- Check that you change has not affected operation of peripherals related to your change
- Add a note that you did this (and the result) in your TEST= description (see below)
- If you change modifies code accessible from another architecture,
build for that architecture too
- So if your chosen hardware is ARM, but you are not changing ARM-specific code, you should build for x86
- Add a note about this to TEST=
- If changing generic code, you should ensure that U-Boot continues to
build for all targets (run MAKEALL)
- Add a note about this to TEST=
All commits should have exactly one tag from the following table at the start of the subject line. The tag indicates the intended destination for the commit. Note that standard upstream commit tags are encouraged also (i2c, usb, net, lcd, spi) and these follow the primary tag. Tags are always lower case.
Commits cannot normally span more than one of the paths below, so commits in multiple areas must be split into different commits. The idea to keep in mind is that this is like having separate repositories, but with less admin/productivity overhead.
Where a change requires that (say) Chromium, Tegra and Samsung code must change at the same time to avoid a build breakage, the ‘split’ tag should be used first, and the rest in alphabetical order as in ‘split: chromium: exynos: tegra: fiddle with something’.
|Local patches, will not conceivably go upstream. Use for verified boot mainly
|Tegra SOC, board and driver code
|Samsung SOC, board and driver code
|ARM-generic patches, committer mans the canoe
|(but not in an soc subdir)
|x86-generic patches, committer mans the canoe
|Pulled in from upstream
|Urgent / unclean / factory patches which we will drop on next rebase
|Indicates a commit which must be split to send upstream
|Generic (not architecture-specific) commit which should go upstream
|any. Note that when sending upstream this tag is dropped
|Change to a board configuration file
Before uploading a commit for review, please do the following checks:
- The commit is ‘checkpatch’ clean (repo upload checks this)
- The commit has tags indicated its upstream destination
- The commit has a valid bug referenced, by a tag on a line by itself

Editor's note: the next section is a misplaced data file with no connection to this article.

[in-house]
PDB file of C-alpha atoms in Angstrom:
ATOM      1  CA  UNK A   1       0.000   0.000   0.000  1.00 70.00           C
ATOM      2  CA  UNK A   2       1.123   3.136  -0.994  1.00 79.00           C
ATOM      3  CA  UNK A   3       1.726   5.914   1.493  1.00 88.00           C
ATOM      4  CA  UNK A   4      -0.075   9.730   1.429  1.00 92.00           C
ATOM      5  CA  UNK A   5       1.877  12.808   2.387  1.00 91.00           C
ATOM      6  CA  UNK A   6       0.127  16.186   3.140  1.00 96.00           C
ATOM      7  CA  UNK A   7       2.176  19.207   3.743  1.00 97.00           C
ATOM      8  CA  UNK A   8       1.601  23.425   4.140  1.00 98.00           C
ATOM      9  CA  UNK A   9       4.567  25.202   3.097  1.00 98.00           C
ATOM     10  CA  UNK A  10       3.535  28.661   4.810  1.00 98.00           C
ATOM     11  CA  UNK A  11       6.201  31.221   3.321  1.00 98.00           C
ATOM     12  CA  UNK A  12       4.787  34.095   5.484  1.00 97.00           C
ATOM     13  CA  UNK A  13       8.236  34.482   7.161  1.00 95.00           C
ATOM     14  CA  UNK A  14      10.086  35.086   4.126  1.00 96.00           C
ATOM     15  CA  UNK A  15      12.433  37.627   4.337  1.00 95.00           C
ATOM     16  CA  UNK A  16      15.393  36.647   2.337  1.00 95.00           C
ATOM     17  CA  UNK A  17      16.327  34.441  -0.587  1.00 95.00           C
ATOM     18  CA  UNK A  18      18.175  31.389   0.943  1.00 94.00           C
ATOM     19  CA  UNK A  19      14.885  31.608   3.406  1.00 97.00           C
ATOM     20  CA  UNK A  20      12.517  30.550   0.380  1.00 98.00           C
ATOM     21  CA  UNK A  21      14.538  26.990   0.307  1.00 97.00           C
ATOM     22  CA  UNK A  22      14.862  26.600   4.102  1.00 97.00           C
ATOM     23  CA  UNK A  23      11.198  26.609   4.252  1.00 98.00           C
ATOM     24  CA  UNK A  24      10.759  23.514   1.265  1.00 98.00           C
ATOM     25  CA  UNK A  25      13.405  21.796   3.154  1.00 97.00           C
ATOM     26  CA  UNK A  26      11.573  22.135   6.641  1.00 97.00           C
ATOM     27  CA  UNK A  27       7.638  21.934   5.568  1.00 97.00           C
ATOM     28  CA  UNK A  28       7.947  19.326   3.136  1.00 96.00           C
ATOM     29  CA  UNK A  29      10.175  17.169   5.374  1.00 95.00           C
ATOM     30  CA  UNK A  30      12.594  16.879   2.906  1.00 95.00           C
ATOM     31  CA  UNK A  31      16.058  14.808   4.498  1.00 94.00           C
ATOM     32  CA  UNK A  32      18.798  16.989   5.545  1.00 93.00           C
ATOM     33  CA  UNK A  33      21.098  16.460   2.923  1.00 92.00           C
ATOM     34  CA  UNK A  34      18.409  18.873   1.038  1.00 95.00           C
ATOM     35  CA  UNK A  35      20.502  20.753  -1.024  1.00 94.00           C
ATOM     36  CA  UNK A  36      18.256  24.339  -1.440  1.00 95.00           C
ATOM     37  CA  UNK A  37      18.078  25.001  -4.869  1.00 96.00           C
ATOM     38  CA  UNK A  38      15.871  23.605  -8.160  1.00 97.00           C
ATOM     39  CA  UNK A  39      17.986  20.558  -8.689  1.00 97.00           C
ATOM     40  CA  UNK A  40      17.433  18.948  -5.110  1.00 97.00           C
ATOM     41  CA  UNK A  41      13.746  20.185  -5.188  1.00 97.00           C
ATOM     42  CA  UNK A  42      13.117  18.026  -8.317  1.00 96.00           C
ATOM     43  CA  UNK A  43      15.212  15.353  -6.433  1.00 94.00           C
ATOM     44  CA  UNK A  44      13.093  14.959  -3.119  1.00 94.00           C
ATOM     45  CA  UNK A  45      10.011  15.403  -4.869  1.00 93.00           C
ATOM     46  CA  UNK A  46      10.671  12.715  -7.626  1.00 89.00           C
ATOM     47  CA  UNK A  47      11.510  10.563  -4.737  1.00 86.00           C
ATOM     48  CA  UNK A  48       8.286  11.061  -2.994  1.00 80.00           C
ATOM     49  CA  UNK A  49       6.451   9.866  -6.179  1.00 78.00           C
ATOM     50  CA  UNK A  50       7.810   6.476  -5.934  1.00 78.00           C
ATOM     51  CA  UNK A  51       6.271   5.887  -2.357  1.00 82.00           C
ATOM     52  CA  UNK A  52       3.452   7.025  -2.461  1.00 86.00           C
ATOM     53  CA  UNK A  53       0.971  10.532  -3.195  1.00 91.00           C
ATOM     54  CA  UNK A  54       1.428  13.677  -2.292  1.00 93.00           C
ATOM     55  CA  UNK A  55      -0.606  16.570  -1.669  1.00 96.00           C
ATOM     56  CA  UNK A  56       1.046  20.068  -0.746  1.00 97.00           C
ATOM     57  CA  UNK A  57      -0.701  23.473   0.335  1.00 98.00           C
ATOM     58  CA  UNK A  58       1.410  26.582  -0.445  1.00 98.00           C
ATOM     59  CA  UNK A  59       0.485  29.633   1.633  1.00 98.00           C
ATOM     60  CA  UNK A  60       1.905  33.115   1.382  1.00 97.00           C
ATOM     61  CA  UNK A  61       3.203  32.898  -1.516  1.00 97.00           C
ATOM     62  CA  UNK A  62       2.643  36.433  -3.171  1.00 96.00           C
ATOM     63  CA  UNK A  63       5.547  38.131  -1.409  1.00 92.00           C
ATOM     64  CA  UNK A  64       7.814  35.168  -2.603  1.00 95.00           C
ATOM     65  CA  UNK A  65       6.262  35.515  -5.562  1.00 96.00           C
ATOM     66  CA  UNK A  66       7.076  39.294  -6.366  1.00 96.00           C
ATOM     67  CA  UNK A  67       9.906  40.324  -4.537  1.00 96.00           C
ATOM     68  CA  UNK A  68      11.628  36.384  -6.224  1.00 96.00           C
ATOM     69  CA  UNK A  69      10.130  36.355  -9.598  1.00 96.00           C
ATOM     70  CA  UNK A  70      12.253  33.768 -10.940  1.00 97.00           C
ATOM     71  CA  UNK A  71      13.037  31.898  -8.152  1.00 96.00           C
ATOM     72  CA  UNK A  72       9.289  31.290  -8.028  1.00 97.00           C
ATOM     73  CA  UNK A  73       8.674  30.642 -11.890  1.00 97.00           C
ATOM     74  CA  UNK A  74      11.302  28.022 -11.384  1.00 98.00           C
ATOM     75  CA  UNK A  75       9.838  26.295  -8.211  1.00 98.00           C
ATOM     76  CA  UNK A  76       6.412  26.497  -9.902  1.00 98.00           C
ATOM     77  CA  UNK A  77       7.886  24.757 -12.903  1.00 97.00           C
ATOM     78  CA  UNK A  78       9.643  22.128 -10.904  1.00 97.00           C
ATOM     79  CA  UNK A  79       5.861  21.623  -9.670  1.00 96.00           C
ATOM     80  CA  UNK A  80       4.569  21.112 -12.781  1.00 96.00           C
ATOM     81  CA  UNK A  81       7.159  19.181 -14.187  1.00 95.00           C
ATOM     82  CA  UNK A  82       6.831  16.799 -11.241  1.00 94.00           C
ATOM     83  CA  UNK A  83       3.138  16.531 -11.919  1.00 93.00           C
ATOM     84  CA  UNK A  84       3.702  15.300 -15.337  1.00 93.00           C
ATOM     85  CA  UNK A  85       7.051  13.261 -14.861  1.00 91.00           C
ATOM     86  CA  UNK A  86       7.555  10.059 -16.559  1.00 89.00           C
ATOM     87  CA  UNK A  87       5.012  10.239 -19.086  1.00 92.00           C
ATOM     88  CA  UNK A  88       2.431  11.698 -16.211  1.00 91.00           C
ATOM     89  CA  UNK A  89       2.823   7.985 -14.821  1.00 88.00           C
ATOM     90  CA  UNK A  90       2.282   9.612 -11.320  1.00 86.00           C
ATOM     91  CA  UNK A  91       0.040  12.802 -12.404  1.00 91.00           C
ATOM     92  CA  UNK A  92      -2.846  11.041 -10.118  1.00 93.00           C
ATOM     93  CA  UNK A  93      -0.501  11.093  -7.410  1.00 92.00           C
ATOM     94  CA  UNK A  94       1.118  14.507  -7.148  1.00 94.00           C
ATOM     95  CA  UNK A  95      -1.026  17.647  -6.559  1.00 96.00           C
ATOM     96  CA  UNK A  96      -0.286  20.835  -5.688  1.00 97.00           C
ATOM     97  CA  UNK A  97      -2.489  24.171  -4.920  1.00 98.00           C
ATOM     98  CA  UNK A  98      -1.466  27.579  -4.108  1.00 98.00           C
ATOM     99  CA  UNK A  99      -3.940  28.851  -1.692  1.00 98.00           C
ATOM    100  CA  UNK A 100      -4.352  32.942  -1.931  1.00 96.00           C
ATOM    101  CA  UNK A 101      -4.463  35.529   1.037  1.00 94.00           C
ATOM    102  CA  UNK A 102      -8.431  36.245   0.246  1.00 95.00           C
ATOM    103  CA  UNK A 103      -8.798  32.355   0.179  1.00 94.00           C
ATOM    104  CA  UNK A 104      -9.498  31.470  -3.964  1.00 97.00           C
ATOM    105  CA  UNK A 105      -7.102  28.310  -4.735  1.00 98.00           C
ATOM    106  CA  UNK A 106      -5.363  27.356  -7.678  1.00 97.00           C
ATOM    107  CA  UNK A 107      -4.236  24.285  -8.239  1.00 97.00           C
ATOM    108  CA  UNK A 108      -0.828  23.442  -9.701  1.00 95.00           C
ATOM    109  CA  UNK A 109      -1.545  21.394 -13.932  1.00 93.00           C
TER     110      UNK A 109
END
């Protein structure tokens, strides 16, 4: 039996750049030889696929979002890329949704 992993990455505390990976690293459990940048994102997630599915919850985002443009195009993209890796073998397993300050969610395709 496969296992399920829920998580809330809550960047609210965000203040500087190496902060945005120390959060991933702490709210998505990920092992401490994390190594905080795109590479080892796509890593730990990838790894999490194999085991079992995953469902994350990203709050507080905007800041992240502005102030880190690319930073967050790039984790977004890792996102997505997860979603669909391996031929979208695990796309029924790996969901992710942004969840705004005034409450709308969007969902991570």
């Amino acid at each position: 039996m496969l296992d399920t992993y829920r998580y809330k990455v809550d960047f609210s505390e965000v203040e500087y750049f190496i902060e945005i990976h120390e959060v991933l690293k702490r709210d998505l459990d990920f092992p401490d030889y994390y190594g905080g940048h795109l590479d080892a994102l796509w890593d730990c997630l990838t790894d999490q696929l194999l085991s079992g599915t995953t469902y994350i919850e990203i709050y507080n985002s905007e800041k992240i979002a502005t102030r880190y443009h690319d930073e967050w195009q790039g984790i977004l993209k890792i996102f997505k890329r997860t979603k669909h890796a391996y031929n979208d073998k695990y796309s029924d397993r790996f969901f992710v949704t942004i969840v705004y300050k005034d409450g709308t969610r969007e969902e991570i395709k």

- The commit has a valid test case.
- For public bugs: BUG=chromium-os:12435
- For private bugs: BUG=chrome-os-partner:1234
- It is possible to use BUG=none in some cases. We should use this
rarely. Examples where is it useful are when:
- The commit is a small clean-up not related to a particular subsystem. Examples are fixing a comment or code style
- The commit fixes compilation warnings
- In most other cases, if you cannot find a bug to reference, you should file a new public bug and reference that.
This should be detailed enough that another person without particular knowledge of your code can run the procedure you detail, and verify your commit. The information should specific. Examples are:
- TEST=build and run on daisy; run ‘bootp’ command, see that it finds an IP address
- TEST=manual . after enabling configuration necessary for this code to compile in, added a printout statement in main.c to report the clock frequency and to print a few strings at get_tbclk() tick intervals. The clock frequency was correctly reported at 1800 MHz and the printouts came out one second apart.
- TEST=boot from SD card; run sd_to_spi; see that it completes; then boot from SPI and see that the U-Boot timestamp is correct.
- TEST=build okay and boot on Daisy
Some bad examples of test information are:
- TEST=tested on daisy (how? need detail on what was done and what result as obtained)
- TEST=none (surely you are least built it, did you run it on any board?)
- TEST=verified that it worked well (how?)
Our local code commits can be broken into several areas, but almost all code is in a ‘cros/’ subdirectory. Here is the current split:
|All Chromium OS commits
|Implementation of Chrome OS low-level API on Tegra SOCs
|Implementation of Chrome OS low-level API on Exynos SOCs
|Implementation of Chrome OS low-level API on Coreboot
|Chrome OS library functions
|Verified boot exported functions
|Chrome OS commands
|Chrome OS headers